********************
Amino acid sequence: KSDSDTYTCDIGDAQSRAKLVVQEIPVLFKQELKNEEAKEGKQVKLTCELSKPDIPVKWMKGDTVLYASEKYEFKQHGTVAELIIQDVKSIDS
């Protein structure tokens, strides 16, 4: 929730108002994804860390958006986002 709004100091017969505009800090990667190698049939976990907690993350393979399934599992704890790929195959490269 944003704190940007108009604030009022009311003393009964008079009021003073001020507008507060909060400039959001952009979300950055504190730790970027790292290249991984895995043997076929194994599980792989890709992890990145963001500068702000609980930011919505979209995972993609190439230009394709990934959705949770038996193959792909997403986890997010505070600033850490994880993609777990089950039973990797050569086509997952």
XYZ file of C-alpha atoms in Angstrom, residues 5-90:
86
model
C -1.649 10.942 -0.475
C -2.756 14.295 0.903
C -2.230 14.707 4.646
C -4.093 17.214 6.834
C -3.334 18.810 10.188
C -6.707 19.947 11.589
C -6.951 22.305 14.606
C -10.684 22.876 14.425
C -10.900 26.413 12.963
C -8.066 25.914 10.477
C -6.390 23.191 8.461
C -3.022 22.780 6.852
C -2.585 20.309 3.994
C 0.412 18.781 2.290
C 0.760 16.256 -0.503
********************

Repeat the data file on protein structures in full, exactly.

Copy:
Amino acid sequence: KSDSDTYTCDIGDAQSRAKLVVQEIPVLFKQELKNEEAKEGKQVKLTCELSKPDIPVKWMKGDTVLYASEKYEFKQHGTVAELIIQDVKSIDS
């Protein structure tokens, strides 16, 4: 929730108002994804860390958006986002 709004100091017969505009800090990667190698049939976990907690993350393979399934599992704890790929195959490269 944003704190940007108009604030009022009311003393009964008079009021003073001020507008507060909060400039959001952009979300950055504190730790970027790292290249991984895995043997076929194994599980792989890709992890990145963001500068702000609980930011919505979209995972993609190439230009394709990934959705949770038996193959792909997403986890997010505070600033850490994880993609777990089950039973990797050569086509997952």
XYZ file of C-alpha atoms in Angstrom, residues 5-90:
86
model
C -1.649 10.942 -0.475
C -2.756 14.295 0.903
C -2.230 14.707 4.646
C -4.093 17.214 6.834
C -3.334 18.810 10.188
C -6.707 19.947 11.589
C -6.951 22.305 14.606
C -10.684 22.876 14.425
C -10.900 26.413 12.963
C -8.066 25.914 10.477
C -6.390 23.191 8.461
C -3.022 22.780 6.852
C -2.585 20.309 3.994
C 0.412 18.781 2.290
C 0.760 16.256 -0.503